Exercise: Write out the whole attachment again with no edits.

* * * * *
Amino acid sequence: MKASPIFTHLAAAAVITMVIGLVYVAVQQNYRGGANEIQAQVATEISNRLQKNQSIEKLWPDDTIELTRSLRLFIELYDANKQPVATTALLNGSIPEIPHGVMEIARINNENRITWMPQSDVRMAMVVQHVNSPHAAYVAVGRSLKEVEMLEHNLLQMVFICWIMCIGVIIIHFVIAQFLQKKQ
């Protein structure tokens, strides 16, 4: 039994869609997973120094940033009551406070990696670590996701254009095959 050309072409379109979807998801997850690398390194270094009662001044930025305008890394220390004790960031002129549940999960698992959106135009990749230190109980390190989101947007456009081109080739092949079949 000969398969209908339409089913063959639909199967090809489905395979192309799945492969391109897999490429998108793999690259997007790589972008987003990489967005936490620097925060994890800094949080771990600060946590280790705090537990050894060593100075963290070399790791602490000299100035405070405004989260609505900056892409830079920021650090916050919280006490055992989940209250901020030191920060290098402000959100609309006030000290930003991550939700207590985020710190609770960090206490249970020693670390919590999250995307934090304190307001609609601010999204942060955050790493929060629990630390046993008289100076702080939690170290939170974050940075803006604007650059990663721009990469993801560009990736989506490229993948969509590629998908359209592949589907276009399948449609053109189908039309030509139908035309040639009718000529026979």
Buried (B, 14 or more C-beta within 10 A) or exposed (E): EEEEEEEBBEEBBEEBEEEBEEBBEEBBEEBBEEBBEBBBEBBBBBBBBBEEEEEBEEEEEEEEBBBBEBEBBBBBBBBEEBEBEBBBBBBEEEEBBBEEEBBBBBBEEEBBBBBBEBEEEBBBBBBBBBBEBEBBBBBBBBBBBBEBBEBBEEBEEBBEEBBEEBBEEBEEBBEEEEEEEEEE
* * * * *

Amino acid sequence: MKASPIFTHLAAAAVITMVIGLVYVAVQQNYRGGANEIQAQVATEISNRLQKNQSIEKLWPDDTIELTRSLRLFIELYDANKQPVATTALLNGSIPEIPHGVMEIARINNENRITWMPQSDVRMAMVVQHVNSPHAAYVAVGRSLKEVEMLEHNLLQMVFICWIMCIGVIIIHFVIAQFLQKKQ
């Protein structure tokens, strides 16, 4: 039994869609997973120094940033009551406070990696670590996701254009095959 050309072409379109979807998801997850690398390194270094009662001044930025305008890394220390004790960031002129549940999960698992959106135009990749230190109980390190989101947007456009081109080739092949079949 000969398969209908339409089913063959639909199967090809489905395979192309799945492969391109897999490429998108793999690259997007790589972008987003990489967005936490620097925060994890800094949080771990600060946590280790705090537990050894060593100075963290070399790791602490000299100035405070405004989260609505900056892409830079920021650090916050919280006490055992989940209250901020030191920060290098402000959100609309006030000290930003991550939700207590985020710190609770960090206490249970020693670390919590999250995307934090304190307001609609601010999204942060955050790493929060629990630390046993008289100076702080939690170290939170974050940075803006604007650059990663721009990469993801560009990736989506490229993948969509590629998908359209592949589907276009399948449609053109189908039309030509139908035309040639009718000529026979």
Buried (B, 14 or more C-beta within 10 A) or exposed (E): EEEEEEEBBEEBBEEBEEEBEEBBEEBBEEBBEEBBEBBBEBBBBBBBBBEEEEEBEEEEEEEEBBBBEBEBBBBBBBBEEBEBEBBBBBBEEEEBBBEEEBBBBBBEEEBBBBBBEBEEEBBBBBBBBBBEBEBBBBBBBBBBBBEBBEBBEEBEEBBEEBBEEBBEEBEEBBEEEEEEEEEE